Generally, if it’s a small press publisher that is printing limited copies the page rate will be low. If it’s a bigger publisher with a larger circulation the page rate should reflect that. There is no standard in that regard.
Remember your bedrock is a good contract, as the following video will attest. Mike Monteiro – F*ck you, Pay me
Now… if you’re new to the business and just starting out, you’re chomping at the bit just to get published – Do not undervalue yourself. If you’re not careful you’ll set a precedent and never get paid what you’re worth.
Here’s some advice from the grumpy old man to a certain type of client…
Remember that part of negotiating a contract is breaking down for the client what the work entails and your worth and ability in providing this. You want to be in a position that the client knows he’s making a good investment for what he’s paying.
Tom Richmond (past NCS president and Mad Magazine artist) gave the following advice to an MCAD class I was teaching.
You’re not pricing your work based on the time you spent on it, but the rights you’re giving away. And if someone wants you to work for free claiming the work they are offering will be “good exposure” – remember, people die from exposure.
The balance between the value of exposure and compensation, experience and pay is contested in every creative field. For those of us who want to make it in journalism, we’re asked to commit time and energy to unpaid internships and supposedly career-advancing “opportunities” that are to our benefit. And frankly, unpaid labour is hugely beneficial to the companies providing said opportunities.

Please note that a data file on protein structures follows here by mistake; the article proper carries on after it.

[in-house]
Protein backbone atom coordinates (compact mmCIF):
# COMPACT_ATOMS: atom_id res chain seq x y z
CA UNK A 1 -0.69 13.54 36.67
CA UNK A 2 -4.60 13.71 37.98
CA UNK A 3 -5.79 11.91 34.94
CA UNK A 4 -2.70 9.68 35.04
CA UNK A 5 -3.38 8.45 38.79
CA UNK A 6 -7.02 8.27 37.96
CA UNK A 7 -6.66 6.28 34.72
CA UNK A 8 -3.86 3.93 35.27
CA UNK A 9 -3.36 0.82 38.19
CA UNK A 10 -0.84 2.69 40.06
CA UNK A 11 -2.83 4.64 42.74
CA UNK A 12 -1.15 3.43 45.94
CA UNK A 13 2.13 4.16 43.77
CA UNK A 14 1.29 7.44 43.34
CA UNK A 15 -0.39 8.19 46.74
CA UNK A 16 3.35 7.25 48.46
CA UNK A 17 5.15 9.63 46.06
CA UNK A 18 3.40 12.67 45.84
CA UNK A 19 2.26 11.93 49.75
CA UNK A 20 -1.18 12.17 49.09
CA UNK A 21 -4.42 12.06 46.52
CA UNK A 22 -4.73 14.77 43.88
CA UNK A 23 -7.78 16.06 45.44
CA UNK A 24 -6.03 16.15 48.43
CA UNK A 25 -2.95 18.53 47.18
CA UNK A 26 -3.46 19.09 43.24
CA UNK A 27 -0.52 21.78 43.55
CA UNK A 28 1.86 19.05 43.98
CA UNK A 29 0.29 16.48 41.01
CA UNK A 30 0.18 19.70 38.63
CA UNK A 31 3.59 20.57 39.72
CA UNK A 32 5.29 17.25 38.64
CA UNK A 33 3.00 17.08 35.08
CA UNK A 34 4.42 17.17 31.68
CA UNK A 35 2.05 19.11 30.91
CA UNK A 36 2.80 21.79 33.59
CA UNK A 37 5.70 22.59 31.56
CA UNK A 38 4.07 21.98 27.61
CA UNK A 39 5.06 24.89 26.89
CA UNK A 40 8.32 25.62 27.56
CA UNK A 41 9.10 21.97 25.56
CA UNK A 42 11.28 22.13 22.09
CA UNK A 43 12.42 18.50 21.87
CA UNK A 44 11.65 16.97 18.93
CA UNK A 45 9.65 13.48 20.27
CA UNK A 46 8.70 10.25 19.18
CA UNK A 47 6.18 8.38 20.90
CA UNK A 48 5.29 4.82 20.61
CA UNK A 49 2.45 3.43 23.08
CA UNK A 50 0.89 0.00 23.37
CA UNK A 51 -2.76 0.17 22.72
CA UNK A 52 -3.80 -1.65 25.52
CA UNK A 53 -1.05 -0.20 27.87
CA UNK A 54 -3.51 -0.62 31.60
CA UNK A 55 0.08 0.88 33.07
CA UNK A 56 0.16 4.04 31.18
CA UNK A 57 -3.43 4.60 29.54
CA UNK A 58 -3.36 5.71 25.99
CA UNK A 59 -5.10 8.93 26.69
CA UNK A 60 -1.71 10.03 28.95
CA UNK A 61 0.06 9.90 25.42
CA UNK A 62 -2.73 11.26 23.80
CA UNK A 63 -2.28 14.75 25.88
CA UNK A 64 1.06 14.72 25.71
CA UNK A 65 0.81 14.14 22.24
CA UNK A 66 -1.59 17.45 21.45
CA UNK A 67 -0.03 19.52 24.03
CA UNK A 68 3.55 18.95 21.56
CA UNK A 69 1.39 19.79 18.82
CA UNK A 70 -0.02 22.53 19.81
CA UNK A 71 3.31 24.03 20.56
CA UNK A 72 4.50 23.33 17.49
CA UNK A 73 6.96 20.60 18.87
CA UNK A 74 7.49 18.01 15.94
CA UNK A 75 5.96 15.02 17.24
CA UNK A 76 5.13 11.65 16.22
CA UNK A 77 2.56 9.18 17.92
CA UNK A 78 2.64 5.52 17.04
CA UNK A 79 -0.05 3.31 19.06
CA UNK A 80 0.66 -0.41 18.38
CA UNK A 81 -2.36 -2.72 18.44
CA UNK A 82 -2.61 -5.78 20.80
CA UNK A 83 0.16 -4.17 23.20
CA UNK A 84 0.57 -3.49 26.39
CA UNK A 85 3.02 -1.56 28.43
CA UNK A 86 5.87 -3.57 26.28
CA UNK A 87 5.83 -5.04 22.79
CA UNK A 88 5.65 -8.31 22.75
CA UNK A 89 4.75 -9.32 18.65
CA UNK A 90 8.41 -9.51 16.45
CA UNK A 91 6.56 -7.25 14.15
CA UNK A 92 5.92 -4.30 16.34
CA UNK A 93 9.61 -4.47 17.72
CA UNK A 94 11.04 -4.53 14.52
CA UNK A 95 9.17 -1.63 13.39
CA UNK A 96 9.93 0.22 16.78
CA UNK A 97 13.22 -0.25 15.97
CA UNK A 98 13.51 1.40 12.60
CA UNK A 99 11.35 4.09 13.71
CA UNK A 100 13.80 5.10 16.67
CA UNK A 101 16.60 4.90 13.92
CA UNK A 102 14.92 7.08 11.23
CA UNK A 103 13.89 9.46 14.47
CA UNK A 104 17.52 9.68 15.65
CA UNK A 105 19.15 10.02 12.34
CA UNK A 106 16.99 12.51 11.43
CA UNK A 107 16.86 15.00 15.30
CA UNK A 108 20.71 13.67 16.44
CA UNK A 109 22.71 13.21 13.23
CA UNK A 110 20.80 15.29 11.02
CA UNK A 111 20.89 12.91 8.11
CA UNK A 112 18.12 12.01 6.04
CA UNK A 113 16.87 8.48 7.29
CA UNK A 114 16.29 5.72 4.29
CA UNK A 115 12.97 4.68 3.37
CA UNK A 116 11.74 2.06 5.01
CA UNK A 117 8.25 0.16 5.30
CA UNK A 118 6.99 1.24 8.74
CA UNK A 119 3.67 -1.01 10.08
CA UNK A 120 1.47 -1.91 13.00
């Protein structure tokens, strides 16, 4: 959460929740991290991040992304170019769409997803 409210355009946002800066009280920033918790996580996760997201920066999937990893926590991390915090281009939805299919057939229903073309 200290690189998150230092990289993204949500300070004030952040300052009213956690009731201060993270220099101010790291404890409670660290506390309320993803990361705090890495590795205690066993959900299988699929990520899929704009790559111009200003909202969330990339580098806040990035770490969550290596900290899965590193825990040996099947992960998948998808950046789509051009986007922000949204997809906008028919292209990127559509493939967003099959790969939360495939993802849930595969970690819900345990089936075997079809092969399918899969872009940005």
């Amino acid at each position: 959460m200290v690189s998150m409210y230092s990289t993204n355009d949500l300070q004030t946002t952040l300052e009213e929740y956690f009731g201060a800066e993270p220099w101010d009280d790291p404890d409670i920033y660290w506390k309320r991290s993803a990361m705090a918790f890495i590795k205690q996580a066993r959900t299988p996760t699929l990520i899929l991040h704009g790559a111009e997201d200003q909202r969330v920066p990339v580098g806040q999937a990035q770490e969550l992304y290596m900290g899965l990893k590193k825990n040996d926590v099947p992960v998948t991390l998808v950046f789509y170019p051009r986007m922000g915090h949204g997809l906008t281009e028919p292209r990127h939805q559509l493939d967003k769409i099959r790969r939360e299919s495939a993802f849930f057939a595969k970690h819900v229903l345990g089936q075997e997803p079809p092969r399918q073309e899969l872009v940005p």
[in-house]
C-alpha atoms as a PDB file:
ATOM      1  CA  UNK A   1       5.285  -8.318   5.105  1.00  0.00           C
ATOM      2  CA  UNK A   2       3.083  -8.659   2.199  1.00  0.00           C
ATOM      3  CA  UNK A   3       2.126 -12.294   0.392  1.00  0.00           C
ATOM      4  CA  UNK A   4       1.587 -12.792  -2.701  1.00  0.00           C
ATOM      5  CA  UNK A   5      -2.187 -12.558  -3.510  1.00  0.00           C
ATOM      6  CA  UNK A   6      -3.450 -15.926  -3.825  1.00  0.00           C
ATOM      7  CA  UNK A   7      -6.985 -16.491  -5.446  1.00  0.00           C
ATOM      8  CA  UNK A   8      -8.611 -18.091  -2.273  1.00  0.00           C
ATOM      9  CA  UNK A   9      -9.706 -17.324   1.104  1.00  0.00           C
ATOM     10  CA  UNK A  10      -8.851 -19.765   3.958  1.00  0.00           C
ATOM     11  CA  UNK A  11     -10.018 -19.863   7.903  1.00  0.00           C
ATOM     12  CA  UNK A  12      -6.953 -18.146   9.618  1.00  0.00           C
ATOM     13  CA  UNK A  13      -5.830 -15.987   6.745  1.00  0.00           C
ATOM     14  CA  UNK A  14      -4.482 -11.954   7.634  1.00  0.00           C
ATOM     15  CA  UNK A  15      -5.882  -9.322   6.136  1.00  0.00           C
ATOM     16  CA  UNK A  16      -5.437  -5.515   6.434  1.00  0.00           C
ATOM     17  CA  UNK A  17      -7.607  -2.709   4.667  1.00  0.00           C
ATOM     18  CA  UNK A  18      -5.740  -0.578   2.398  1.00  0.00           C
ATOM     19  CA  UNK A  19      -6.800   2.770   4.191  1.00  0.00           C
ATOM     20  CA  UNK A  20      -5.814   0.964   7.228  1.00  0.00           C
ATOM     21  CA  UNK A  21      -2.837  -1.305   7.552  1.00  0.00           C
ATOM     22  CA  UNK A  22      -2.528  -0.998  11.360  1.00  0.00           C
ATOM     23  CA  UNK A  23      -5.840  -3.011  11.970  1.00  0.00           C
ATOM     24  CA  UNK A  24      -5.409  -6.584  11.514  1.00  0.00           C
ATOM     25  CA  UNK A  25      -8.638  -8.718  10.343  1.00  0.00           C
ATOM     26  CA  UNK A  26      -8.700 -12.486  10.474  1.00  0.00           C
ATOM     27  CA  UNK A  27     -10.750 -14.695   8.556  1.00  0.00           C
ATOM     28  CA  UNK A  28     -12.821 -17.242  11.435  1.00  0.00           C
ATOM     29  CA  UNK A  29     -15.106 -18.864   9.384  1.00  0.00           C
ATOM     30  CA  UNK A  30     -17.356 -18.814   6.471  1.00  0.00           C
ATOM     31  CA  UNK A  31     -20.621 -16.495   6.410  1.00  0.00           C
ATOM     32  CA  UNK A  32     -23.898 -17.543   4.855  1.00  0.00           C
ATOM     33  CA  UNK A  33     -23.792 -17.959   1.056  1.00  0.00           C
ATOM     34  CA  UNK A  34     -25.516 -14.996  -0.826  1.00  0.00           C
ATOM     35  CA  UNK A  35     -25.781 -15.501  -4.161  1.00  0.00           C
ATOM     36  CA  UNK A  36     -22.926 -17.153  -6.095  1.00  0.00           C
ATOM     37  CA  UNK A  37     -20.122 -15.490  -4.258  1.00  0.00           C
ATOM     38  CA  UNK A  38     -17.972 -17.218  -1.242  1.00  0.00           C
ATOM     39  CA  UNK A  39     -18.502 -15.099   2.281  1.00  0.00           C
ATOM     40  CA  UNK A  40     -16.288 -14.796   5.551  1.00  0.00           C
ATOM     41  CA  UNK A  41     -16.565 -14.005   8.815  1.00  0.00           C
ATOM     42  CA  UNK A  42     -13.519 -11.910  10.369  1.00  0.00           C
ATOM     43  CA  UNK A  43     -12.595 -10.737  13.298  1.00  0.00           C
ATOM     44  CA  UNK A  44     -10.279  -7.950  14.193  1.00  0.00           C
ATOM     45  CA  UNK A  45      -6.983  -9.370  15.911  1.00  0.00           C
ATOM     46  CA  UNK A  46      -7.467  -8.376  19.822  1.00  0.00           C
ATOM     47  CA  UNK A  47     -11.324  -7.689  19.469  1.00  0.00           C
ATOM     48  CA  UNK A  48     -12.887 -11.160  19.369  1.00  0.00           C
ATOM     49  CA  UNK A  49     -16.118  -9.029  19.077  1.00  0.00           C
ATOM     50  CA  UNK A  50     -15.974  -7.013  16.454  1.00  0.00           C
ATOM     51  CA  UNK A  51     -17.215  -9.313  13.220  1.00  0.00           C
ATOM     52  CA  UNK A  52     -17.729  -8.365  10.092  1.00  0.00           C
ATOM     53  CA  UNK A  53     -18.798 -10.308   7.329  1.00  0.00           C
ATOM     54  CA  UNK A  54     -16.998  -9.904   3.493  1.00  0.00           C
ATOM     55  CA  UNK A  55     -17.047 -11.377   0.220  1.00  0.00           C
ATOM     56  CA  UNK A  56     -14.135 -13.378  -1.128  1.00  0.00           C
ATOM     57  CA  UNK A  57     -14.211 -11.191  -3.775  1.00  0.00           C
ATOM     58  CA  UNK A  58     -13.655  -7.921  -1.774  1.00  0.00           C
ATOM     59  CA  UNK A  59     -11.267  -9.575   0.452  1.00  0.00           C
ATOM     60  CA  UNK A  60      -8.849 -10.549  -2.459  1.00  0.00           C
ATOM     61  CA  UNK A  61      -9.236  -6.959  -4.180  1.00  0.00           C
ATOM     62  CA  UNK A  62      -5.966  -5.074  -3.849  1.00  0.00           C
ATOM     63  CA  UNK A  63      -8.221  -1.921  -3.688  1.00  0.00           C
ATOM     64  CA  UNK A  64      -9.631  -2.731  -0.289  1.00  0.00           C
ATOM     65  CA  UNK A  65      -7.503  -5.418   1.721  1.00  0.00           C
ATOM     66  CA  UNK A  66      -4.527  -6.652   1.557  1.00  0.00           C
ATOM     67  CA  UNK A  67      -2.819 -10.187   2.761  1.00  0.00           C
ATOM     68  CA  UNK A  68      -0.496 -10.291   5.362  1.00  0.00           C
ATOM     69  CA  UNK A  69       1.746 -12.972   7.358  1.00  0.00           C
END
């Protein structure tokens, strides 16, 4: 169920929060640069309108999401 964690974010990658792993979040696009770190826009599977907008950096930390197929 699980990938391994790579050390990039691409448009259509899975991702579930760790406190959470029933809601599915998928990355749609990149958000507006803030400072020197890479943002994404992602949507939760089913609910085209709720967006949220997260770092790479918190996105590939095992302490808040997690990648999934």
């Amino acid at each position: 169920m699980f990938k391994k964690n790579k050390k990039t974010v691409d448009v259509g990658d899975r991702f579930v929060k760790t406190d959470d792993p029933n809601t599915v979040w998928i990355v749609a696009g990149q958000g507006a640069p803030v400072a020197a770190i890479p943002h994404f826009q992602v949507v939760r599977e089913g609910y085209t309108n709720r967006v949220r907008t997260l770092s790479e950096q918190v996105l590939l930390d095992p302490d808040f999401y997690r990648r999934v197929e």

This is nothing new. To some extent, internships and volunteer experience have always been a part of these freelance-driven industries. But there comes a point at which an exchange of money for services needs to enter the equation.
What you always have in your corner when negotiating a contract is the power to decline and walk away – especially if the payment is inadequate. This should be done professionally with your “business hat” on so you don’t burn bridges – not your “artist hat” that wants to punch those bastards (who want something for nothing) in the face.
Along those lines, here’s Harlan Ellison with a few choice words…
Work for Hire
A lot of comic book freelance is working on established characters under a Work for Hire contract where the artists rights are signed away and the client becomes the legal owner and author of the work.
Once again, Tom Richmond…
Illustration groups like the Graphic Artists Guild and the Society of Illustrators rightly disdain WFH agreements and widely suggest illustrators refuse to work under WFH agreements. That makes sense in a perfect world, but sometimes in the real world a WFH agreement is a necessary evil.
I think you have to realistically assess the amount of risk you are taking in doing a WFH job compared to not doing it.
You’re gambling that your work will be popular enough to pay for things the publisher does not pay up front. Most of the time, that’s a losing bet.
I have accepted work like this myself in the past and it has never panned out favorably. Looking back, I also feel I ended up producing less than stellar work – partly because I couldn’t devote the time I would have liked (as paying work had to take precedence) – but also because psychologically it ended up getting under my skin that my work was not valued enough by the client that he deemed it worth payment.